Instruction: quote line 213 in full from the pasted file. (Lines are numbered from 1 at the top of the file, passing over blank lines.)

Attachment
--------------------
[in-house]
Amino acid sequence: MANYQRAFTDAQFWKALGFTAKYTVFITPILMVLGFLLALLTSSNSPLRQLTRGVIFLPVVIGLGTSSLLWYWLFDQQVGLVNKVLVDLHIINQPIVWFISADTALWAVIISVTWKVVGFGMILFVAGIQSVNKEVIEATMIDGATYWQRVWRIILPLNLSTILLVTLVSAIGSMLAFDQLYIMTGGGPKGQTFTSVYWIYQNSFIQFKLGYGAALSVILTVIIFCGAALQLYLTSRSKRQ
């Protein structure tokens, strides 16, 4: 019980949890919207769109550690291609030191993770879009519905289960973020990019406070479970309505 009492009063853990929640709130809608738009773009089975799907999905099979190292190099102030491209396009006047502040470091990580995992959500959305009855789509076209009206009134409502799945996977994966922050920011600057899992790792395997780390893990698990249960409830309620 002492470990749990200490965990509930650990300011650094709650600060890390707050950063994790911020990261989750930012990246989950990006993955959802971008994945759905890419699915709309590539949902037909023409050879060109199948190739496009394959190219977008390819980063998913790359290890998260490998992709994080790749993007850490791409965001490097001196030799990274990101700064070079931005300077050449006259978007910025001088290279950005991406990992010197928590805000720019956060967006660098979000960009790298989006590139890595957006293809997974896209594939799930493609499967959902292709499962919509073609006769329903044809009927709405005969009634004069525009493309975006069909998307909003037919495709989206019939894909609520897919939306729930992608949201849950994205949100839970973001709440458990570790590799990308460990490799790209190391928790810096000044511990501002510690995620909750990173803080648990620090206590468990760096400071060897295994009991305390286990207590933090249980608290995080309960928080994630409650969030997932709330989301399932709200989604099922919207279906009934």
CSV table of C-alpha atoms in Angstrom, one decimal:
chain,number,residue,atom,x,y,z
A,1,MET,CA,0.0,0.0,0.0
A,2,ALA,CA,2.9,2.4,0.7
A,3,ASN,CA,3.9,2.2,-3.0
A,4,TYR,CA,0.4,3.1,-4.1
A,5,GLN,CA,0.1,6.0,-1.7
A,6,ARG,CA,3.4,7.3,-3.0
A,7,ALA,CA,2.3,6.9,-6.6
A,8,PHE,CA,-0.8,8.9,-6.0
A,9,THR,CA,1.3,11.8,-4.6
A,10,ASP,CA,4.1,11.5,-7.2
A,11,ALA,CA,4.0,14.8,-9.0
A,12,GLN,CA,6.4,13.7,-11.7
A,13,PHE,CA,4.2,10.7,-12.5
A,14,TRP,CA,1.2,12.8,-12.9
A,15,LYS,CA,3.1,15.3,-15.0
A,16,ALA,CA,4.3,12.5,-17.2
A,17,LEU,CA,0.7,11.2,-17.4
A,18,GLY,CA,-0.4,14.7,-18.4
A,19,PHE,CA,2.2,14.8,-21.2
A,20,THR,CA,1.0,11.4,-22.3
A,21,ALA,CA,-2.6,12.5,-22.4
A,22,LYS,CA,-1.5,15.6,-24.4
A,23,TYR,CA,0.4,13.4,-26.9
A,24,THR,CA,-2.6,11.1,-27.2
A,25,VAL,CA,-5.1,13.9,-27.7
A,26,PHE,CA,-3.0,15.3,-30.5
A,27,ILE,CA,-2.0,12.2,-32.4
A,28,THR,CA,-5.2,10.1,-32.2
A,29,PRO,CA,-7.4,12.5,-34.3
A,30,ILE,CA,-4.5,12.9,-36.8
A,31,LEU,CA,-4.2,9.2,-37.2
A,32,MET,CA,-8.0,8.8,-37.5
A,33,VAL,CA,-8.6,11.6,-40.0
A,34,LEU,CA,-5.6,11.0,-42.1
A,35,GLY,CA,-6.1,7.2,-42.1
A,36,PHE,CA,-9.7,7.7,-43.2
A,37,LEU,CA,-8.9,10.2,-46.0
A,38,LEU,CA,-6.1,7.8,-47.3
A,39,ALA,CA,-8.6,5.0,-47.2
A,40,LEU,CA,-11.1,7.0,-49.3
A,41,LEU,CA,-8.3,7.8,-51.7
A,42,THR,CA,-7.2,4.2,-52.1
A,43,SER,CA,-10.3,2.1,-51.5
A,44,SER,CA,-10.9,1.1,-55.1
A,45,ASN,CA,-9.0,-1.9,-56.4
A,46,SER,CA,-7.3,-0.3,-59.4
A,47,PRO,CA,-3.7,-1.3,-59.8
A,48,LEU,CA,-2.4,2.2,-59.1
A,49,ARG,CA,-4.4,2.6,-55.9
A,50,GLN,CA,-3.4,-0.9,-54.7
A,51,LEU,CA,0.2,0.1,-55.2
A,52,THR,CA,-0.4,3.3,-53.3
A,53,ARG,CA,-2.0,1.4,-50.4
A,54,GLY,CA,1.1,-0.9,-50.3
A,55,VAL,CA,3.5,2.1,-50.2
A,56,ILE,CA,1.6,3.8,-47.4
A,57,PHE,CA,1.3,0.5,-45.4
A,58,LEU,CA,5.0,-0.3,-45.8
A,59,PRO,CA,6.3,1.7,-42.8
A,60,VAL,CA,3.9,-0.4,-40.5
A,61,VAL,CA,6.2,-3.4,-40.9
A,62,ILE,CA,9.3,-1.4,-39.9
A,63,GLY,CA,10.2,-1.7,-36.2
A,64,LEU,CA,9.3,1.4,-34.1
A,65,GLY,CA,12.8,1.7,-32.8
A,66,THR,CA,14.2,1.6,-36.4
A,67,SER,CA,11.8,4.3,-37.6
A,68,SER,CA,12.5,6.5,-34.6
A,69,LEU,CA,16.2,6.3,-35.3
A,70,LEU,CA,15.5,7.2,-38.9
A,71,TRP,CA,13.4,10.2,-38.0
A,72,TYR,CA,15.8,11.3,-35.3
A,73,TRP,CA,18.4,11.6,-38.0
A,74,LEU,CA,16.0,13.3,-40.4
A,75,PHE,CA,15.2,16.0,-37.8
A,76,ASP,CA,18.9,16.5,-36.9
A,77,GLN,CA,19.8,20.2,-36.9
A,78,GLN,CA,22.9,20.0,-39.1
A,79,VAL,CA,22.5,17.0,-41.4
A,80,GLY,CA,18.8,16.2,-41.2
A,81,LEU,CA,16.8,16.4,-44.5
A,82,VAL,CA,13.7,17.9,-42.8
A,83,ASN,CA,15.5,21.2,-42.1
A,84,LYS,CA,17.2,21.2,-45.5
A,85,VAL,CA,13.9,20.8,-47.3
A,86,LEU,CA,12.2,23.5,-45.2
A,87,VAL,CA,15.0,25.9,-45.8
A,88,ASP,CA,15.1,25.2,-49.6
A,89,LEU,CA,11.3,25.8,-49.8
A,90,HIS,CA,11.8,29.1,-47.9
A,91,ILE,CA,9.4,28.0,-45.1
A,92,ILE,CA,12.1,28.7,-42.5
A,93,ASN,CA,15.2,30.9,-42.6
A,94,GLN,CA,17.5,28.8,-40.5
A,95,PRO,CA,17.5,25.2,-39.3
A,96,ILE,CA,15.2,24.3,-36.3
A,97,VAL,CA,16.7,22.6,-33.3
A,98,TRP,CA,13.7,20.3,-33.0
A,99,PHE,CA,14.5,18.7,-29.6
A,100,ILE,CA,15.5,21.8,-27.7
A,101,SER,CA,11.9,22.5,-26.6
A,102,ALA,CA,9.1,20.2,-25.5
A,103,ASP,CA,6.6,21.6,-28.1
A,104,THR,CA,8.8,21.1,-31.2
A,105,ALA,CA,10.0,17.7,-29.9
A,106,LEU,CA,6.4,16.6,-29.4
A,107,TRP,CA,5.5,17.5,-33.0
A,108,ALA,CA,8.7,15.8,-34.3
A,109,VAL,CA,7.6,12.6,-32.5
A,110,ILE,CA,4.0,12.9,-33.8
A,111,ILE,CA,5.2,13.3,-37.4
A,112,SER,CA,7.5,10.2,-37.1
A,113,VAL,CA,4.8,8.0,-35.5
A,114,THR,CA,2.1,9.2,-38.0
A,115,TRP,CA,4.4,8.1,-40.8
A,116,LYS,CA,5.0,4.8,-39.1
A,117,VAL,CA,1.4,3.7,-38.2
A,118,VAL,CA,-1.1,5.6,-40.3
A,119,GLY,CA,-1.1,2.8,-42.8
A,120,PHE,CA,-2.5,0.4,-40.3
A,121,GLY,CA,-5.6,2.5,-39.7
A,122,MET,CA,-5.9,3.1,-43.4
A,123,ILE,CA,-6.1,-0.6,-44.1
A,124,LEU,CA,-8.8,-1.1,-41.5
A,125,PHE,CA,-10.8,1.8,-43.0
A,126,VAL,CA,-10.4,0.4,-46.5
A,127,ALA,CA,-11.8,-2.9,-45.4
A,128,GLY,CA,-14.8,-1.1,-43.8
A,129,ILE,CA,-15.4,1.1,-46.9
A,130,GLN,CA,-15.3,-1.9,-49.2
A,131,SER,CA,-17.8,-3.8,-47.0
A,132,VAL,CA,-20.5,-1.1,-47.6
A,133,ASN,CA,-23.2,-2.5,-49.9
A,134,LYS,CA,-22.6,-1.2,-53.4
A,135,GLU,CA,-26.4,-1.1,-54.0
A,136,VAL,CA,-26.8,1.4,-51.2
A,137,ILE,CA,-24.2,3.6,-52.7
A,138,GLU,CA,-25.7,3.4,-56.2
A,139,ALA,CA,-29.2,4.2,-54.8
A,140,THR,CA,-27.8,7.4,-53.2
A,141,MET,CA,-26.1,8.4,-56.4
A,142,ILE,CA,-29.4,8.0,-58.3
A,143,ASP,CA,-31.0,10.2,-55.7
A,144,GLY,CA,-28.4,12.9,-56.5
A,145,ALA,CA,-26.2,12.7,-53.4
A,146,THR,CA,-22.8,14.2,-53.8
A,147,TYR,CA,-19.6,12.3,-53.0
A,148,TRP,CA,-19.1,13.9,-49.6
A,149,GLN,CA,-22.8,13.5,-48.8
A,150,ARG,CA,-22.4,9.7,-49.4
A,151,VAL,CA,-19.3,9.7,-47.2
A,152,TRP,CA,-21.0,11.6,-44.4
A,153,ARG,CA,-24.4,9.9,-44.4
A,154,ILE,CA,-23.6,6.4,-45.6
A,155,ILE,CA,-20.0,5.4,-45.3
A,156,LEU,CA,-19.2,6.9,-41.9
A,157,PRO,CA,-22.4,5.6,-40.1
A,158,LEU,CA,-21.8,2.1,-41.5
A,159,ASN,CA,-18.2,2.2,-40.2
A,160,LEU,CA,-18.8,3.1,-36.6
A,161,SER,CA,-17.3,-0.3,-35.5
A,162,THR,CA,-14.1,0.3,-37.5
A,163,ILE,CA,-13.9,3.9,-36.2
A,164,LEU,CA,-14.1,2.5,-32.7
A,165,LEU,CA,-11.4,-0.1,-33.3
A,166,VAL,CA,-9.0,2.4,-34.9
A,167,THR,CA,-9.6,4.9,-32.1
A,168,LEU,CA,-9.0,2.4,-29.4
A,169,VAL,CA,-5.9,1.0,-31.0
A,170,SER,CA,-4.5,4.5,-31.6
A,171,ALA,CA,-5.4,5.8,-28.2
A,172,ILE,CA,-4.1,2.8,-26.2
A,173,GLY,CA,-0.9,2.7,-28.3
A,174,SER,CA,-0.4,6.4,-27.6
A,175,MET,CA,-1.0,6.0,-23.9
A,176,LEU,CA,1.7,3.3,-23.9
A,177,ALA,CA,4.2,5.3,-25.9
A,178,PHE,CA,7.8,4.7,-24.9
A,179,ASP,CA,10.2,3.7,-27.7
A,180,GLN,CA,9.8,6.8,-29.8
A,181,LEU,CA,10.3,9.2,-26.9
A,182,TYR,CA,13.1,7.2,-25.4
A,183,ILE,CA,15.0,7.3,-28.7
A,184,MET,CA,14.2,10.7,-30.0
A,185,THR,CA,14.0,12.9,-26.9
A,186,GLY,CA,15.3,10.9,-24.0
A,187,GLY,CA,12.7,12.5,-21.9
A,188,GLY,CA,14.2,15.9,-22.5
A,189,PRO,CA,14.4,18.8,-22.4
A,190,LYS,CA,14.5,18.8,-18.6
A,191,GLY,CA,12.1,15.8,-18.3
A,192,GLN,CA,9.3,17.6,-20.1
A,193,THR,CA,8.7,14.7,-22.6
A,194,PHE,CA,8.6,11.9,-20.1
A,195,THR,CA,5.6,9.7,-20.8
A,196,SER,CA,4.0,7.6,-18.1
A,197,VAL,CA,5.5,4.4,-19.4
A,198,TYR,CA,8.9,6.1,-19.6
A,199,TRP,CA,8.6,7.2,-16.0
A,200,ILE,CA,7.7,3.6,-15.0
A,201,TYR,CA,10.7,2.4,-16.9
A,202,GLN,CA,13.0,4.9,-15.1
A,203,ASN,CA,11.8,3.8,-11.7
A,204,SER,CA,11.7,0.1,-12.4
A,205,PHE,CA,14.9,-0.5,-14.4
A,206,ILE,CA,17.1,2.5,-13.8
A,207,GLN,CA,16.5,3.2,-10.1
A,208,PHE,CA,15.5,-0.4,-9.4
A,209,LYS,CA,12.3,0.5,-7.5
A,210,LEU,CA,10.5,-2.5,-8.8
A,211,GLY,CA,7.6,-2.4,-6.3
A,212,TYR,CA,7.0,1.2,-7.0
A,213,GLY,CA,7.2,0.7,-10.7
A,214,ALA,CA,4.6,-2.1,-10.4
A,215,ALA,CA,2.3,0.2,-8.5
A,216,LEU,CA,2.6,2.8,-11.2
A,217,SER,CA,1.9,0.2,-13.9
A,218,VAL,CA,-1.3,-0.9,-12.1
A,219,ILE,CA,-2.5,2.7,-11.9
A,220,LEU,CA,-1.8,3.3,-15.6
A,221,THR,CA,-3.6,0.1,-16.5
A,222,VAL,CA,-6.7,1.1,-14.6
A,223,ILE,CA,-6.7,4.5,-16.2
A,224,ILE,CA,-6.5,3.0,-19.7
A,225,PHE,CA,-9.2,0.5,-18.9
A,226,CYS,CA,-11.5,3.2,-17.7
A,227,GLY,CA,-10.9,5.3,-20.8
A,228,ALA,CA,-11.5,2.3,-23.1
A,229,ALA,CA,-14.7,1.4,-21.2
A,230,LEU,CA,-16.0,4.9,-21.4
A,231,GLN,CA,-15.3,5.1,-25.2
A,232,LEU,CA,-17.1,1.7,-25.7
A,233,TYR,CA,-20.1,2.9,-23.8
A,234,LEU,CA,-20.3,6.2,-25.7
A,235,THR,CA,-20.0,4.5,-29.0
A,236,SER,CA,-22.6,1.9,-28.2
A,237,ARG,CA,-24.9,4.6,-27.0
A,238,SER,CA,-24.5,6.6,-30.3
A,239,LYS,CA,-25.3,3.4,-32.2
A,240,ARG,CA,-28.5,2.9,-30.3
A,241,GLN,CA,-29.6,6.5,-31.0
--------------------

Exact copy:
A,208,PHE,CA,15.5,-0.4,-9.4